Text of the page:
Finding Solutions To Relocation Matters

If you are considering relocating with your child or children, or if you would like to contest your spouse's or ex-partner's proposed child custody modification plans to relocate with your child or children, Porcello Law Offices can assist you.

Massachusetts Relocation Law

The law in Massachusetts that addresses the issue of relocation, or one parent moving out of the state with his or her child, is M.G.L. c. 208, section 30. This law states the following:

"A minor child of divorced parents who is a native of or has resided five years within this commonwealth and over whose custody and maintenance a probate court has jurisdiction shall not, if of suitable age to signify his consent, be removed out of this commonwealth without such consent, or, if under that age, without the consent of both parents, unless the court upon cause shown otherwise orders."

The leading case on the issue of removal in Massachusetts is Yannas v. Frondistou-Yannas, 395 Mass. 704 (1985). In Yannas, the court developed the standard for determining whether a child can be removed from the commonwealth. This standard is referred to as the "real advantage" standard.

The real advantage standard takes into account the effect the move will have on the child, the custodial parent and the non-custodial parent. Determining whether a custodial parent meets this standard is done on a case-by-case basis and is highly reliant on the specific facts of your individual case.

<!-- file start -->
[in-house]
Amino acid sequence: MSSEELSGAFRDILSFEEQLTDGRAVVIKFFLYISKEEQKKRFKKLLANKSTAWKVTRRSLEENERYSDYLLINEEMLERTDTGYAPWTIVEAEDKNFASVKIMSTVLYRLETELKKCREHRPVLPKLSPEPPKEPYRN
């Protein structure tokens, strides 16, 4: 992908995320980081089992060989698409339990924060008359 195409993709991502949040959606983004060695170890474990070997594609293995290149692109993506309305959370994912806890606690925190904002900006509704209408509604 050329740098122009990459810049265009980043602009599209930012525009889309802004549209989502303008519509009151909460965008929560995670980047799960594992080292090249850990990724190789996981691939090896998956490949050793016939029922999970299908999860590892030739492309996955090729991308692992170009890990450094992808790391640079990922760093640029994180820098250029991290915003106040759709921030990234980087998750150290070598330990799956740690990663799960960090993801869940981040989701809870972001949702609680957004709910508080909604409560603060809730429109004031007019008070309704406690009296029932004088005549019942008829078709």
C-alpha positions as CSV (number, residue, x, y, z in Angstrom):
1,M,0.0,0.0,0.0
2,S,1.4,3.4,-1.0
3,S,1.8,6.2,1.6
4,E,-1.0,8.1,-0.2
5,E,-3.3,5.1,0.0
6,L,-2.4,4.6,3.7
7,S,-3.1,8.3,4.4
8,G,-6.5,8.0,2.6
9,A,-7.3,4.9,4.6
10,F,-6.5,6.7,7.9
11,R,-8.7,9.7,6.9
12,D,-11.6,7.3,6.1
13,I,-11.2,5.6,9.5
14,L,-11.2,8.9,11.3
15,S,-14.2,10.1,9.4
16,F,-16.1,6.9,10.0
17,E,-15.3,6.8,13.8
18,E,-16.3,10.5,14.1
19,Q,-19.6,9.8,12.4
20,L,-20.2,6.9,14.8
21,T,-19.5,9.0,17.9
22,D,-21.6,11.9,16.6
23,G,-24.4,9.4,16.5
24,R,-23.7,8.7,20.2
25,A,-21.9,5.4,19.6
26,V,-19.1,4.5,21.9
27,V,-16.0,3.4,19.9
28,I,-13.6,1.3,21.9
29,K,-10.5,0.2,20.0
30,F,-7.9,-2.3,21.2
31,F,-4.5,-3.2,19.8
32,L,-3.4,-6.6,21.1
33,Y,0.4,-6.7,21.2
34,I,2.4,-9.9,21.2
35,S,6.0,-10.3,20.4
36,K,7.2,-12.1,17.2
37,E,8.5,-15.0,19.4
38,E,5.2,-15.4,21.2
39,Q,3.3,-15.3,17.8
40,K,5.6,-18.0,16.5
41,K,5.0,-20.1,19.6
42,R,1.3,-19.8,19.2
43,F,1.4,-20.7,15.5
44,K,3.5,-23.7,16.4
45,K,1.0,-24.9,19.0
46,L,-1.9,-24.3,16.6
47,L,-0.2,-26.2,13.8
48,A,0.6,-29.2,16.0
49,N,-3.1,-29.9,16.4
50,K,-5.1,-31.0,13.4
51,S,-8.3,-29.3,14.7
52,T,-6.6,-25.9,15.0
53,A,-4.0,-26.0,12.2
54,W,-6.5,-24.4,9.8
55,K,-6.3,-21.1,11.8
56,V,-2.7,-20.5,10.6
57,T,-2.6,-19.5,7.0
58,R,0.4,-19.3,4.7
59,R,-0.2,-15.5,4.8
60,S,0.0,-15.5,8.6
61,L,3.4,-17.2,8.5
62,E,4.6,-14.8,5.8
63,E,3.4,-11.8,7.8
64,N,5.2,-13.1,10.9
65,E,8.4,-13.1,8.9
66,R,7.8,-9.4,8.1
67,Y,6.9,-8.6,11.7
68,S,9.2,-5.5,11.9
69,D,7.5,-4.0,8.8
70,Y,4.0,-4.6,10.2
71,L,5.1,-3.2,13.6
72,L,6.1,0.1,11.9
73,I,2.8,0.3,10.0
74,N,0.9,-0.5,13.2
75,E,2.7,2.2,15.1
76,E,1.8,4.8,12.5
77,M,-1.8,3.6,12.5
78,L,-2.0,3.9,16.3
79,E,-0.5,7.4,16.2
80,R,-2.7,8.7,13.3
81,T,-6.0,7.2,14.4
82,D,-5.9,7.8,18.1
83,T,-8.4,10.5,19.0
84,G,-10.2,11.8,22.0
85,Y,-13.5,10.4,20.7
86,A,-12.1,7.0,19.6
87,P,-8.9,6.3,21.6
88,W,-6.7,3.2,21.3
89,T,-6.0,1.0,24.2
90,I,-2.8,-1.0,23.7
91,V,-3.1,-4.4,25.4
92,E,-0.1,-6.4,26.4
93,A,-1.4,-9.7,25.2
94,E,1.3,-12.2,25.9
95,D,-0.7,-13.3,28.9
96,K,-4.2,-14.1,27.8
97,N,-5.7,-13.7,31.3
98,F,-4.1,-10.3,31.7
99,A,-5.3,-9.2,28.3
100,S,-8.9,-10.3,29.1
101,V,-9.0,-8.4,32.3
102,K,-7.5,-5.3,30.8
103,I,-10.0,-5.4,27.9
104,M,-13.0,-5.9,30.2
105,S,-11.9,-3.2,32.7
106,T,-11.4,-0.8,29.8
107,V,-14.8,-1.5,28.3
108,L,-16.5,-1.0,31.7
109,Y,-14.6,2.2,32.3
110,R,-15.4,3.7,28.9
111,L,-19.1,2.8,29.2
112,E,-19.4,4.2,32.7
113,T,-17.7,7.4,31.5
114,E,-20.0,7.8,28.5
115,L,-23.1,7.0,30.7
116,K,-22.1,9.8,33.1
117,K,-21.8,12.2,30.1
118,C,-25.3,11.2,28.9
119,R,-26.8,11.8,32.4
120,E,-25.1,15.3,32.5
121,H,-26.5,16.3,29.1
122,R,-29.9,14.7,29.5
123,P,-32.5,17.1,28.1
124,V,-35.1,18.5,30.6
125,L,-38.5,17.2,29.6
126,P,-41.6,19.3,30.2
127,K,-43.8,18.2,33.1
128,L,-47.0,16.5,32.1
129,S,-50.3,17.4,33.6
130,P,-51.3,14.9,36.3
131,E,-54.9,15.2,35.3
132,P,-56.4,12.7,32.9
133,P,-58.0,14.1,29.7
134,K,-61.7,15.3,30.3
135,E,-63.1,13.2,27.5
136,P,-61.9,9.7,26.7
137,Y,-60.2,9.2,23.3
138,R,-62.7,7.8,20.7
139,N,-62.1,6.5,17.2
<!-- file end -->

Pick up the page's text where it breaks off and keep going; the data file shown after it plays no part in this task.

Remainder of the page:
Although the language of M.G.L. c. 208, section 30 reads as though it only applies to parents who have gotten a divorce or who are in the process of a divorce, the law also applies to unmarried parents who have had a child out of wedlock.

Lastly, if you are married and have not yet filed for divorce or established a custody order, you should be aware of the fact that both you and your spouse have equal custody of your child. As a result, the removal law does not apply, and both of you have the right to take your child out of the state without the other's consent. Given this fact, it is important that parties who have separated and have minor children, get Temporary Orders in place immediately regarding custody.

Contact Our Lawyers Today

At Porcello Law Offices, your family law matter is important to us. Work with a Massachusetts law firm devoted to you. We offer free initial consultations. To schedule yours, you may call 978-745-5553 or contact us online.